Capacity Management

Definition of 'Capacity Management'


The management of the limits of an organization's resources, such as its labor force, manufacturing and office space, technology and equipment, raw materials, and inventory. Capacity management also deals with the capacity of an organization's processes – for example, new product development or marketing – as well as with capacity constraints that arise when various resources are combined. Since capacity constraints in any process or resource can be a major bottleneck for a company, capacity management is of critical importance in ensuring that an organization operates smoothly.

Investopedia explains 'Capacity Management'


Inadequate or improper capacity management can affect a company's financial performance and impede its business prospects. For example, a company that has introduced an innovative new product and mounted an aggressive marketing campaign to promote it must ensure that it has enough manufacturing capacity to meet the expected surge in demand. If manufacturing capacity is insufficient, the product may be sold out before it is replenished in retail outlets, which could lead to a shortfall in sales and cause disappointed customers to look for other alternatives.



comments powered by Disqus
Hot Definitions
  1. Oil Reserves

    An estimate of the amount of crude oil located in a particular economic region. Oil reserves must have the potential of being extracted under current technological constraints. For example, if oil pools are located at unattainable depths, they would not be considered part of the nation's reserves.
  2. Joint Venture - JV

    A business arrangement in which two or more parties agree to pool their resources for the purpose of accomplishing a specific task. This task can be a new project or any other business activity. In a joint venture (JV), each of the participants is responsible for profits, losses and costs associated with it.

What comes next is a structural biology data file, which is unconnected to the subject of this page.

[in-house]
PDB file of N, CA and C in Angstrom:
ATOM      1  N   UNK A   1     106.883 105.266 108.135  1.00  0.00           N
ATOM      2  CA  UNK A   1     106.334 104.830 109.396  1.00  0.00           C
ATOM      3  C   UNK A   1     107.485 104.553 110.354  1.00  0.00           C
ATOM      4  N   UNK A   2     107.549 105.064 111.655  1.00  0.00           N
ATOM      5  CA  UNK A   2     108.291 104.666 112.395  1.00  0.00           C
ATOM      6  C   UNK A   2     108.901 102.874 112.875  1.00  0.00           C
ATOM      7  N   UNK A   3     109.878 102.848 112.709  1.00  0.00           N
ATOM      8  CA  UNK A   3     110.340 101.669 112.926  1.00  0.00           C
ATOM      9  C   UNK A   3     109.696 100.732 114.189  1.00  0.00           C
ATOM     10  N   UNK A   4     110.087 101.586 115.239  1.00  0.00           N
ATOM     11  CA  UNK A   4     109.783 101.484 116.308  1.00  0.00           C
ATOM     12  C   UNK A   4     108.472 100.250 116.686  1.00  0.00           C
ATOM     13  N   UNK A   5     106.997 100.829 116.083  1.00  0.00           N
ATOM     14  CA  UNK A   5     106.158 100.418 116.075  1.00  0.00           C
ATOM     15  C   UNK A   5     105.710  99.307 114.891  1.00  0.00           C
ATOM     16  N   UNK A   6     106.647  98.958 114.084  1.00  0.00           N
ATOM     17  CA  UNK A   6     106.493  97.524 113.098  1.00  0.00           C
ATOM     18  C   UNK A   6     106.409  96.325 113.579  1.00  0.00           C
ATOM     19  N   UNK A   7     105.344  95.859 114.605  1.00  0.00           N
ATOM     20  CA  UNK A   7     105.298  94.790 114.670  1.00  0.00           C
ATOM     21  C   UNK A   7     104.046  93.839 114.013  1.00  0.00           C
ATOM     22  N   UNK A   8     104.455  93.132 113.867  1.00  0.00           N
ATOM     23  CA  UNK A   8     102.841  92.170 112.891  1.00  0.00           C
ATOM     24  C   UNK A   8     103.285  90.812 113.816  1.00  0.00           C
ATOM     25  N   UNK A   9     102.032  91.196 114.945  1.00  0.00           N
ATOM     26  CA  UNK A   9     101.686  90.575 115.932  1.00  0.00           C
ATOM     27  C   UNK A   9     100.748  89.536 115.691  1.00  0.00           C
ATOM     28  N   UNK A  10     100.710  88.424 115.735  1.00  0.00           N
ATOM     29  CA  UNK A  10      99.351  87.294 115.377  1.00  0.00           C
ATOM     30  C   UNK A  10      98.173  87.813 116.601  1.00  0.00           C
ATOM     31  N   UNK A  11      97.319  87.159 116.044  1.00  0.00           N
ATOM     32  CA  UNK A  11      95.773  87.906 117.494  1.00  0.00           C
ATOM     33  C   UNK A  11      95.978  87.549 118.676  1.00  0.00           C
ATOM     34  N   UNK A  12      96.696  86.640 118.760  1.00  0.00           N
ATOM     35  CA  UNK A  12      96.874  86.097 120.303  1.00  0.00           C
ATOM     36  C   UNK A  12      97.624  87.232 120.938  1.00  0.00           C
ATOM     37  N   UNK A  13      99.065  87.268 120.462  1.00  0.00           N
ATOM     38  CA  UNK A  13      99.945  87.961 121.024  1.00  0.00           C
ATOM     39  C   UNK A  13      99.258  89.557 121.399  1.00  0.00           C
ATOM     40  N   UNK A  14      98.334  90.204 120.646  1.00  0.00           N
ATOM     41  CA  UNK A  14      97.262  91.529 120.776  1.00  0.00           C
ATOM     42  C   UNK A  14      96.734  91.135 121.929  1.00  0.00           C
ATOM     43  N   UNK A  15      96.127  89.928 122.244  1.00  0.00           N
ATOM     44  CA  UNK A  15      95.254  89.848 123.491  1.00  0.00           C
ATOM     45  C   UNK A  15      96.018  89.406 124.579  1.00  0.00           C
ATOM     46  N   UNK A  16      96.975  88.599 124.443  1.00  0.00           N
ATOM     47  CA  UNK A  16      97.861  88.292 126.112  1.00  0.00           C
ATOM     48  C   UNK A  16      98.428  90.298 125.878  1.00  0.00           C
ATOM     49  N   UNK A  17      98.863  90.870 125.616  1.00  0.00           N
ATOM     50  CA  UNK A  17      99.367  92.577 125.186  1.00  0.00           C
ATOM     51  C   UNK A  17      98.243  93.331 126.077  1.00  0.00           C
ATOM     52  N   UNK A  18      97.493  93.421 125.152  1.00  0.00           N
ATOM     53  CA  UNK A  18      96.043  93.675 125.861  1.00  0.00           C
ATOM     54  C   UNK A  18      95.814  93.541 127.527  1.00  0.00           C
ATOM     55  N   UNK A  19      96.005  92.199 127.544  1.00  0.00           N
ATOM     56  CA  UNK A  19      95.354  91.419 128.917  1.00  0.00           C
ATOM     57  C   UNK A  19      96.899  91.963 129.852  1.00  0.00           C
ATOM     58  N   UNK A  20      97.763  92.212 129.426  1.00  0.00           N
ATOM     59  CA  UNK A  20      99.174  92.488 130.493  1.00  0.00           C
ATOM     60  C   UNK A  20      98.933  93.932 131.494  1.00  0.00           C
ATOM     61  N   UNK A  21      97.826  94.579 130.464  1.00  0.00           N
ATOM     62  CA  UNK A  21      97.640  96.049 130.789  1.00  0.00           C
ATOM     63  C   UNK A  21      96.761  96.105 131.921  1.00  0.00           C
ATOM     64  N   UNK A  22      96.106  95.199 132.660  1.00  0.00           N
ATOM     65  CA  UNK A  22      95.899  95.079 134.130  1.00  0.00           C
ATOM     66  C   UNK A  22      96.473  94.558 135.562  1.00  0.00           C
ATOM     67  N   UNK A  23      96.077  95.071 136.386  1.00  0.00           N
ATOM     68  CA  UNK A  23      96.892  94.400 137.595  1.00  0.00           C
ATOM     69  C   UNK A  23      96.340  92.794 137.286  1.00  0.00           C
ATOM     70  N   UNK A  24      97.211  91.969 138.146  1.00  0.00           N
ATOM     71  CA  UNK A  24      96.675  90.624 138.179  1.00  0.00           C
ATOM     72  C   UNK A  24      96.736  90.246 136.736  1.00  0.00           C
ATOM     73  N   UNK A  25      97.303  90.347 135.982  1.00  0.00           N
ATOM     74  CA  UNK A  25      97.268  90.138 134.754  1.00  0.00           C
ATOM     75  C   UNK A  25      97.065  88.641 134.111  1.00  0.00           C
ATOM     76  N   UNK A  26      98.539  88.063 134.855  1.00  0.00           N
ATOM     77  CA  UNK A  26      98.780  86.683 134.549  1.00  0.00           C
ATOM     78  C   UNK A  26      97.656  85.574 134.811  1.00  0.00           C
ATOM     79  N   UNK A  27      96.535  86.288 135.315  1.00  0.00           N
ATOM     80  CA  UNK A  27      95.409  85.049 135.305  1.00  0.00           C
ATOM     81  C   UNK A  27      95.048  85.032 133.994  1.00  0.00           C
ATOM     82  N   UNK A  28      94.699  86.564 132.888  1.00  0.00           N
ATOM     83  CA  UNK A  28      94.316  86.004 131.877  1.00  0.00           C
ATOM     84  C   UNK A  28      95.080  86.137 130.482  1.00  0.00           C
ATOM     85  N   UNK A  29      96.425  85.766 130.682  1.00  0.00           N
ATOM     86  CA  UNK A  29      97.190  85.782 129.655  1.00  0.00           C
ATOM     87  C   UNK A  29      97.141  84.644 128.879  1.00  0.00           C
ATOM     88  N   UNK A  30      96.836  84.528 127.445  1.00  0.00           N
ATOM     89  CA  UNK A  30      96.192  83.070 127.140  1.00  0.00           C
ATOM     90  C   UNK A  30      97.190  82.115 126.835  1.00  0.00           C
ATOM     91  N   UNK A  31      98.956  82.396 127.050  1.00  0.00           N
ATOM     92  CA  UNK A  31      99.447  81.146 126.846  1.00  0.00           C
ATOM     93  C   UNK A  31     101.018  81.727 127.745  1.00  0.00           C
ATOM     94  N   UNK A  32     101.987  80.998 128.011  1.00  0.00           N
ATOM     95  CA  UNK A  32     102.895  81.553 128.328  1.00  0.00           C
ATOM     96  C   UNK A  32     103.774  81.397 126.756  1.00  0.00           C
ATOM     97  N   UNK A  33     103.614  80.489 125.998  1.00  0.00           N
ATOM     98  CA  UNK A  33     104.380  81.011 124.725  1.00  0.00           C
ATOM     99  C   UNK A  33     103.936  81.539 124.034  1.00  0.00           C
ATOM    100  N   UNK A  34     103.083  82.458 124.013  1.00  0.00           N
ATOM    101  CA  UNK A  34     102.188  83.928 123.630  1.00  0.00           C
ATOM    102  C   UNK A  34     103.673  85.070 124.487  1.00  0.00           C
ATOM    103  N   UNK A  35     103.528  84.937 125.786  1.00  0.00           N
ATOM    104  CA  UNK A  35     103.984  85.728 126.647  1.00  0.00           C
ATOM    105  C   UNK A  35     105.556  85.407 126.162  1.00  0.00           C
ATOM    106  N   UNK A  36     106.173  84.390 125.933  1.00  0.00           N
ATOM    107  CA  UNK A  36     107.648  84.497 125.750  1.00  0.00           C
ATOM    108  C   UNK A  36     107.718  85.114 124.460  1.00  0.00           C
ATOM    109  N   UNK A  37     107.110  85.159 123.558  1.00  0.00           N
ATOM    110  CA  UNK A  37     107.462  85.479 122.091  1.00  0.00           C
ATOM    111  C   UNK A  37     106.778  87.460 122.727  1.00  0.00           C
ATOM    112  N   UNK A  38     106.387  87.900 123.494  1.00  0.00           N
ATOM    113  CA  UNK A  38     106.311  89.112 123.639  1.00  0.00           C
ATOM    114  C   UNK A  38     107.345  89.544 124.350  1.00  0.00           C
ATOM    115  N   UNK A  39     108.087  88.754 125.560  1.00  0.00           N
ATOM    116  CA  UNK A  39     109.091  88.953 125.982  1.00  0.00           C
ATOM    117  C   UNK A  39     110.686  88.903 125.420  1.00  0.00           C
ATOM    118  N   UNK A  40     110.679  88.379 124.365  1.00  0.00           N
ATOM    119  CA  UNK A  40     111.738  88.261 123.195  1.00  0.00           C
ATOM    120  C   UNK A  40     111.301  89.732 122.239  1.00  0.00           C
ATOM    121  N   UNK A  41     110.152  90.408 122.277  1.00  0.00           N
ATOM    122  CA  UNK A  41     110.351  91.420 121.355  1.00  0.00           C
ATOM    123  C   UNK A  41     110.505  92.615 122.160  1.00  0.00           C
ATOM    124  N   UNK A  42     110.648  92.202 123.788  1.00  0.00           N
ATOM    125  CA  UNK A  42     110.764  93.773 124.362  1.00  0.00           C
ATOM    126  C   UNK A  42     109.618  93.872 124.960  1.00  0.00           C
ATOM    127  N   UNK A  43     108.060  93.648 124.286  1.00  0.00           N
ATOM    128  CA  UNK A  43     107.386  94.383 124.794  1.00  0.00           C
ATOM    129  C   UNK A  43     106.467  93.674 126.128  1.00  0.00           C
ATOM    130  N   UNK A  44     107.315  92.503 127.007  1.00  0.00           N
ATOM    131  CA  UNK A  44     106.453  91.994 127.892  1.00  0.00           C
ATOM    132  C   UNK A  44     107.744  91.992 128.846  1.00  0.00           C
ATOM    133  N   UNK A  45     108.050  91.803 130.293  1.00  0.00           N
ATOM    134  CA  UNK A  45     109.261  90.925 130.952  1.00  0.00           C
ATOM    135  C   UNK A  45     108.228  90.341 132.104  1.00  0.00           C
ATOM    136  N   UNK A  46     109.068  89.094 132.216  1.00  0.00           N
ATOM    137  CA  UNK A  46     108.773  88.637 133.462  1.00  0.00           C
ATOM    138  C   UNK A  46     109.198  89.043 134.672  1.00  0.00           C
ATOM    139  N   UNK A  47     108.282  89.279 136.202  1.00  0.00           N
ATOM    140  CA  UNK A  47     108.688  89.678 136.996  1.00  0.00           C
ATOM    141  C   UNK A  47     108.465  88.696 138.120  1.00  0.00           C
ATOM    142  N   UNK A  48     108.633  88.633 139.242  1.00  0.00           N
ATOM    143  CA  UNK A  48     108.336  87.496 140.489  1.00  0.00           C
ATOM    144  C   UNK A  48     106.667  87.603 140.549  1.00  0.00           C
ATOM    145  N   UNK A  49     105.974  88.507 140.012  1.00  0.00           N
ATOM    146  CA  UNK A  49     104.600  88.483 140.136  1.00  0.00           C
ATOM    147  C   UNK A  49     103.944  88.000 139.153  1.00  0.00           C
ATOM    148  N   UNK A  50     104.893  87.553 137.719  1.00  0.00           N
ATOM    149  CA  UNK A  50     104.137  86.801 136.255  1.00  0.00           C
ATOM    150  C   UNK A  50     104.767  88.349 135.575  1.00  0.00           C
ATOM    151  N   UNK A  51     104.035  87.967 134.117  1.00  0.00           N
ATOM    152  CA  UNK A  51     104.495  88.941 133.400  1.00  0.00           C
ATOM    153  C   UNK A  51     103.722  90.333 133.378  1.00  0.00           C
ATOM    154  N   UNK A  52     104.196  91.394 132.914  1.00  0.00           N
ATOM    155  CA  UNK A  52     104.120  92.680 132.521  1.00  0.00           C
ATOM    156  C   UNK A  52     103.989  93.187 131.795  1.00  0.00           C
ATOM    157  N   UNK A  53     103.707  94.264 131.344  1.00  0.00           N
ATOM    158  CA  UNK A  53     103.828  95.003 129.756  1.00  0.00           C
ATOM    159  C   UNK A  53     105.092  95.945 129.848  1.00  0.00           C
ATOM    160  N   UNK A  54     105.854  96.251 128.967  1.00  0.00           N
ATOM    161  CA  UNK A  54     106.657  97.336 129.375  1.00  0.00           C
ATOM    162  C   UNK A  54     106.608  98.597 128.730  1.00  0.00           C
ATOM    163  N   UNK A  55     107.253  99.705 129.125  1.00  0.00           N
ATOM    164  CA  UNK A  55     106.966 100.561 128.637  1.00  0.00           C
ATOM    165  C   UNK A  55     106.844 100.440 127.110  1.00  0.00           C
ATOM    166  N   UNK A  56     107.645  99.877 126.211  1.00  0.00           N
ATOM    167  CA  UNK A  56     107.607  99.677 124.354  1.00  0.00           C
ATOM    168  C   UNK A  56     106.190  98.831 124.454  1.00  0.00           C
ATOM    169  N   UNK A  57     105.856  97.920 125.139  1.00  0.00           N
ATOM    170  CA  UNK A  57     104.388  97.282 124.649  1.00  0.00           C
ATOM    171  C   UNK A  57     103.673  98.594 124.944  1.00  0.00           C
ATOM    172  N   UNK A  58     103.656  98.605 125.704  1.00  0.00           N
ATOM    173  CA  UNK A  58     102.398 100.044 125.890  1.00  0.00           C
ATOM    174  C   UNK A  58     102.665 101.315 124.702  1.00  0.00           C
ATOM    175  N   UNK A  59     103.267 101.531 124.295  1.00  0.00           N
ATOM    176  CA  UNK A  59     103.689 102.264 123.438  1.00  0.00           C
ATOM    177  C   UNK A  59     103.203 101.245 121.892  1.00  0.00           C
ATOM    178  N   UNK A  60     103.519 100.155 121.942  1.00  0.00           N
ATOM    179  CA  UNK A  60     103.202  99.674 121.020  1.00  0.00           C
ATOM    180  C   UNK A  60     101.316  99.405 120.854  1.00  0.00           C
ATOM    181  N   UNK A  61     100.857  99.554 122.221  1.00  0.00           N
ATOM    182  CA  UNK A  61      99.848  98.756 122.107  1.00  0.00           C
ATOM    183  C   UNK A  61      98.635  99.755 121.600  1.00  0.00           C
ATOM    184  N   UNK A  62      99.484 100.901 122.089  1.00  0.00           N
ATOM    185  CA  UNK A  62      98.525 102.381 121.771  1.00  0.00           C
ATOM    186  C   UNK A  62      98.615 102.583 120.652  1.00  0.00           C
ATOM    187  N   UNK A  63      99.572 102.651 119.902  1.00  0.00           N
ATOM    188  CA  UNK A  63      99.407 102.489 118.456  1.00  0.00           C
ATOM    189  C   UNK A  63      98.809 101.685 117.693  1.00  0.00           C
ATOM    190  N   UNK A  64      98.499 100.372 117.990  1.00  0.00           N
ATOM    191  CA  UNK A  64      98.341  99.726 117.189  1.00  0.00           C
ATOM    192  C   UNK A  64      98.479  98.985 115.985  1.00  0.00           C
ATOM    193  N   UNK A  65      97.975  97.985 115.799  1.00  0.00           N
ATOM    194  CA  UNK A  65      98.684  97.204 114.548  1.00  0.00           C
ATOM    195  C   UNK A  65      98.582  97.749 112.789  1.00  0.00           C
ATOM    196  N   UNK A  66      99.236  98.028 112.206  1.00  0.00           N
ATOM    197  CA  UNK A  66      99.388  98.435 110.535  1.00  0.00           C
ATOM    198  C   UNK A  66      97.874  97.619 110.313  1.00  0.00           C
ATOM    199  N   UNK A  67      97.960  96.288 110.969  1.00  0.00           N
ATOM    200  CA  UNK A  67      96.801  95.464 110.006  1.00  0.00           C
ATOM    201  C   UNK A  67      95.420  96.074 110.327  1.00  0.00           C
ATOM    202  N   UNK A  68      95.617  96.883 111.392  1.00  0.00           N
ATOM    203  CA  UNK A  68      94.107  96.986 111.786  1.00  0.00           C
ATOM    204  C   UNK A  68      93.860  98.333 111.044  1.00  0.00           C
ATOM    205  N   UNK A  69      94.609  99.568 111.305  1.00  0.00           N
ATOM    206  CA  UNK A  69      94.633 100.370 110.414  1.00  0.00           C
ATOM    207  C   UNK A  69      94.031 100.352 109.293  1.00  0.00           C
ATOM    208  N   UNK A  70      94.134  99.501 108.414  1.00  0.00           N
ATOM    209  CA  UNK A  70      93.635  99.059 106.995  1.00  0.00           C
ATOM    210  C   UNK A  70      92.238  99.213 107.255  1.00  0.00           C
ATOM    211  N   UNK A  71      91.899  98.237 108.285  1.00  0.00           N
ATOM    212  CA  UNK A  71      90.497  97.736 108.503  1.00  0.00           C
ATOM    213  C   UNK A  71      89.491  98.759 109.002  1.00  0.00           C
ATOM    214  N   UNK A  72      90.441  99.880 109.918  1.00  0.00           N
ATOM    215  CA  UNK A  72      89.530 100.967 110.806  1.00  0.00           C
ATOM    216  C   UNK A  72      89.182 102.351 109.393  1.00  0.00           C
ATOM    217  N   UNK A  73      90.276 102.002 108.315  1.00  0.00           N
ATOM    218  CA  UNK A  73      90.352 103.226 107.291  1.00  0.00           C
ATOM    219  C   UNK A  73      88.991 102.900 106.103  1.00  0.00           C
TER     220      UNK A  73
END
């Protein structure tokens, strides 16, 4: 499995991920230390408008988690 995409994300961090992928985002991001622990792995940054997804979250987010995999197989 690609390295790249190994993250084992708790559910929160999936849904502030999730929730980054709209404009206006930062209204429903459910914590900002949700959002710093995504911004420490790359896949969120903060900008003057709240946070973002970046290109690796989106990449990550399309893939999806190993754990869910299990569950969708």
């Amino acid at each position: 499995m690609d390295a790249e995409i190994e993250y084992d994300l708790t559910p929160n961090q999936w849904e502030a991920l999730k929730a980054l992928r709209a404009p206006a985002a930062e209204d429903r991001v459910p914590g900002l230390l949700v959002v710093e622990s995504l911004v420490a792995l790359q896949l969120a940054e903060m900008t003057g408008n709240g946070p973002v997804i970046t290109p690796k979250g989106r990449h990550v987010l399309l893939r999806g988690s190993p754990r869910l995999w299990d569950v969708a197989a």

3. Aggregate Risk

    The exposure of a bank, financial institution, or any type of major investor to foreign exchange contracts - both spot and forward - from a single counterparty or client. Aggregate risk in forex may also be defined as the total exposure of an entity to changes or fluctuations in currency rates.
  4. Organic Growth

    The growth rate that a company can achieve by increasing output and enhancing sales. This excludes any profits or growth acquired from takeovers, acquisitions or mergers. Takeovers, acquisitions and mergers do not bring about profits generated within the company, and are therefore not considered organic.
  5. Family Limited Partnership - FLP

    A type of partnership designed to centralize family business or investment accounts. FLPs pool together a family's assets into one single family-owned business partnership that family members own shares of. FLPs are frequently used as an estate tax minimization strategy, as shares in the FLP can be transferred between generations, at lower taxation rates than would be applied to the partnership's holdings.
  6. Yield Burning

    The illegal practice of underwriters marking up the prices on bonds for the purpose of reducing the yield on the bond. This practice, referred to as "burning the yield," is done after the bond is placed in escrow for an investor who is awaiting repayment.
Trading Center